At 27, Ozone's Julia Beverly finds standing out to be a strategic advantage
I had just turned 20 when I launched the magazine. I didn't have any experience in publishing, so it's been trial and error, learning my own way of doing things. When I started out, it was hard for some people to take me seriously, being a young white woman in hip-hop. People would think I was a groupie or be disrespectful. But I knew who I was and what I stood for, and eventually people understood I was serious about my business. At this point standing out is more an advantage than a disadvantage. In the music industry, anything you can do to distinguish yourself is a plus.
Who: Founder of Ozone magazine, a monthly hip-hop glossy
Revenue: $1.5 million
Hip-Hop Exchange: Ozone has hosted a hip-hop awards show since 2006, featuring performances by artists from the Southern rap scene, including Young Jeezy, Ludacris, and Rick Ross. The program also honors buzzworthy musicians who haven't yet released albums nationally.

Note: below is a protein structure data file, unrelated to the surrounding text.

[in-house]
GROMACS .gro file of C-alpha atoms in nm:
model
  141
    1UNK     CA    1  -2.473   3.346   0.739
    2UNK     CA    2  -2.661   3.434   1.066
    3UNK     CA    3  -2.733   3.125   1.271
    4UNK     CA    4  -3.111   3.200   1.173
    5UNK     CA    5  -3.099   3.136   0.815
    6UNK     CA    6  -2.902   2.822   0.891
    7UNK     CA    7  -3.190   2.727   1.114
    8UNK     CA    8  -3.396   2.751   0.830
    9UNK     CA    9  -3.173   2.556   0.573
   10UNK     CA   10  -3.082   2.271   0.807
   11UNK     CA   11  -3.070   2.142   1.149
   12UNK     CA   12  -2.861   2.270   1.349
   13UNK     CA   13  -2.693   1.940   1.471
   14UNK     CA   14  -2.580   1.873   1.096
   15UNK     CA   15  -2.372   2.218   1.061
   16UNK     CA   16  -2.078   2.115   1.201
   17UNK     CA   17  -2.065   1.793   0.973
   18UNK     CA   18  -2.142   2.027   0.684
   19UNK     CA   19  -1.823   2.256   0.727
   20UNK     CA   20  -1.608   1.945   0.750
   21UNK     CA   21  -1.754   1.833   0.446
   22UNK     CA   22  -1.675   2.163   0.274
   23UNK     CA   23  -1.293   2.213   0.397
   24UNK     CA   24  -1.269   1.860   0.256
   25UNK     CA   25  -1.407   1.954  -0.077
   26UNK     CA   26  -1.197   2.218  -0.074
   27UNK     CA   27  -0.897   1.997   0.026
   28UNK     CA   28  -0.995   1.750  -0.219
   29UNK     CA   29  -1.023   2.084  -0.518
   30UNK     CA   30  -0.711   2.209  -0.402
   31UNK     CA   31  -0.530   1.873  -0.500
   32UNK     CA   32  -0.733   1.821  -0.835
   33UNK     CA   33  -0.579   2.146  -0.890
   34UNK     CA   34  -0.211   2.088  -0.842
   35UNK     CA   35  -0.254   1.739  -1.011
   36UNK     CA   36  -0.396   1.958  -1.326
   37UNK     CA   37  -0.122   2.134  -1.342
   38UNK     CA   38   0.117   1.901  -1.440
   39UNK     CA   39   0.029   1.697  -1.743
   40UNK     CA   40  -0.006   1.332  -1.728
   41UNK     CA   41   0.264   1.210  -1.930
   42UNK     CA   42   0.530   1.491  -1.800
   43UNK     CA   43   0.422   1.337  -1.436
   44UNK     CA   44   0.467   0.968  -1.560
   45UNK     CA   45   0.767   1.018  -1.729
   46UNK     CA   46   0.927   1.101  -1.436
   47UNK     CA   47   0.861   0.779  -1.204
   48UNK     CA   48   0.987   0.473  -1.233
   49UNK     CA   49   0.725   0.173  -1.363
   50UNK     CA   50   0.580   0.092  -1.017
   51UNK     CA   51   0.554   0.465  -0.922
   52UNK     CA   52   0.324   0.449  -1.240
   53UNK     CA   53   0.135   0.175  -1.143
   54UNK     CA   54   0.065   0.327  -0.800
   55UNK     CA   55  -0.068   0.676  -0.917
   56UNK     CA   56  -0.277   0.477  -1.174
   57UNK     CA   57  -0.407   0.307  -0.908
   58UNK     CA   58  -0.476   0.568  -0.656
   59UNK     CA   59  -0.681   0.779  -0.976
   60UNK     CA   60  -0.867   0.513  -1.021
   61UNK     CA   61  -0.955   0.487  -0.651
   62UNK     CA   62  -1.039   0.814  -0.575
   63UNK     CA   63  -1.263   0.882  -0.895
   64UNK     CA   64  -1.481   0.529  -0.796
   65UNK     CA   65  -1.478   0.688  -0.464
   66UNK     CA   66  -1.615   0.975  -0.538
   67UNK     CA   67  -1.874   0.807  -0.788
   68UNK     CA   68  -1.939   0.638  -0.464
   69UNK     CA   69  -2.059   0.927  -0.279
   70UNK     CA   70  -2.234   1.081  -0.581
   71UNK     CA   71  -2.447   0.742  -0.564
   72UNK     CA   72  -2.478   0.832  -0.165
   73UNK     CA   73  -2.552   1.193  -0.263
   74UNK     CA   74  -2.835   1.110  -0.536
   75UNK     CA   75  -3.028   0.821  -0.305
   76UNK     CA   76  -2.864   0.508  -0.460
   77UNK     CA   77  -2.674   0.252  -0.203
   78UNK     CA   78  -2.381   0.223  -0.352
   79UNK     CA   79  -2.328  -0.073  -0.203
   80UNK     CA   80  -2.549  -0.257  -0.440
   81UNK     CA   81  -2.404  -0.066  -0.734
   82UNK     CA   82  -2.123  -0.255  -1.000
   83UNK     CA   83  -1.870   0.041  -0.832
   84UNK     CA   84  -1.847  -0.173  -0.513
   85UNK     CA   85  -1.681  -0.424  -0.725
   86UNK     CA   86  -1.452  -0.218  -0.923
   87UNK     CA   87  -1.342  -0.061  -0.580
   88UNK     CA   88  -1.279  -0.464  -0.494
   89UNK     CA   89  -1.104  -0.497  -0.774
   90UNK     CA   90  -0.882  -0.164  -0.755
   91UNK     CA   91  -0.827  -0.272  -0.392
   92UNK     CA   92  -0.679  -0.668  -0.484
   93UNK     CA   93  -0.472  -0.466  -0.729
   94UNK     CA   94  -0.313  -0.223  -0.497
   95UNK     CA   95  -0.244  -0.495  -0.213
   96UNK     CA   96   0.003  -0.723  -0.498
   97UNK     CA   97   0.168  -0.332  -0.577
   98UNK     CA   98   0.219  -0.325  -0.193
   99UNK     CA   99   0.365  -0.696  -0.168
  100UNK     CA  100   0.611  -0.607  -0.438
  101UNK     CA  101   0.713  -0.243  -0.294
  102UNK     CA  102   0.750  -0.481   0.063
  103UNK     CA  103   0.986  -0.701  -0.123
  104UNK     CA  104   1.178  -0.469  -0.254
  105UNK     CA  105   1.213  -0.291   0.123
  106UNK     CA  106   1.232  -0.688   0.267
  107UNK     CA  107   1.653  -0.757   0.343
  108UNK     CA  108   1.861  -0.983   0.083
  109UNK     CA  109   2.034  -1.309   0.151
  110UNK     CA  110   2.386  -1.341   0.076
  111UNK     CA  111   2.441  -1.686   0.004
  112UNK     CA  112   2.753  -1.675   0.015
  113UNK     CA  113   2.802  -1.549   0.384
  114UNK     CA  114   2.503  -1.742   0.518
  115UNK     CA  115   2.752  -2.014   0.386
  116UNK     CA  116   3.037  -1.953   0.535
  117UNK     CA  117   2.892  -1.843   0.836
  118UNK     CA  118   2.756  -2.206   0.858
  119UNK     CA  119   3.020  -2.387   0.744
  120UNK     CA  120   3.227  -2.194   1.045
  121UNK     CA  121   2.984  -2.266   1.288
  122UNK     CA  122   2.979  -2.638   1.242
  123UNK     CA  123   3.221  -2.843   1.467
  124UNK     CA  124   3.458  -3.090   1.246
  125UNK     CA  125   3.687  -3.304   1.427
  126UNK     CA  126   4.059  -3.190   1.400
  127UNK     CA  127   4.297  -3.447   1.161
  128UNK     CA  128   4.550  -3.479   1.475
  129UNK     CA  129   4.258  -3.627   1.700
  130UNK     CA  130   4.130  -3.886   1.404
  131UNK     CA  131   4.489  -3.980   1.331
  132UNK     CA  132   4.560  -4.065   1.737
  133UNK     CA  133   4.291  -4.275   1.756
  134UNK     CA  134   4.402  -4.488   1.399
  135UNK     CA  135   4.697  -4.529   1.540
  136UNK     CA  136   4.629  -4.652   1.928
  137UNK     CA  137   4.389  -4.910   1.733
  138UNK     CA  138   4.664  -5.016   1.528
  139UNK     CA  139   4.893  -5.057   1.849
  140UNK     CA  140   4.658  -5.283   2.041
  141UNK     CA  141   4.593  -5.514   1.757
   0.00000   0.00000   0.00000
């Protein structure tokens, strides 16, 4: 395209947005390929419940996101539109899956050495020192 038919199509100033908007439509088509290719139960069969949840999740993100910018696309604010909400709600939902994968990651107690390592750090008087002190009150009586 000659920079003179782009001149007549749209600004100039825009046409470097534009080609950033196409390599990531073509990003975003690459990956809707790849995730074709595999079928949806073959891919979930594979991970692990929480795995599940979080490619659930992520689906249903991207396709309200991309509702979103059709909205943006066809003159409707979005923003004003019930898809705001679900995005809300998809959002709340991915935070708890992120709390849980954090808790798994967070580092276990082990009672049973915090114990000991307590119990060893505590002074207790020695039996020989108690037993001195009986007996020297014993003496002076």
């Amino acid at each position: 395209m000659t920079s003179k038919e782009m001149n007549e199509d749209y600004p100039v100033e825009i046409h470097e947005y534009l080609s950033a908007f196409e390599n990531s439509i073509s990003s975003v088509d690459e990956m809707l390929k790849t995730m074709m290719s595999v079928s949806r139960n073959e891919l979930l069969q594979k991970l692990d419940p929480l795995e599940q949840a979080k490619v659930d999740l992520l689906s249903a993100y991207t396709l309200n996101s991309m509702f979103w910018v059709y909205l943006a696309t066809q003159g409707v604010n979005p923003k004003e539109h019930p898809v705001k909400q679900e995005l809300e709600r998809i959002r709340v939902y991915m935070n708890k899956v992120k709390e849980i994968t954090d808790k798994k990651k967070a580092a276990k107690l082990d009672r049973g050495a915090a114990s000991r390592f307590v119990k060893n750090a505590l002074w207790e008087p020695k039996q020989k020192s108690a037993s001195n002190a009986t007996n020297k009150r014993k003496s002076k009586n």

OFF THE BEATEN PATH
Beverly cultivates hip-hop audiences with parties and promotions in secondary markets such as Montgomery, Ala., where major magazines and labels aren't as active.
BEHIND THE LENS
Beverly fell into publishing the magazine while working on her portfolio as a concert and portrait photographer. Although most of her time is spent promoting Ozone, Beverly still does some freelance photography for rap magazines such as Urb and XXL.
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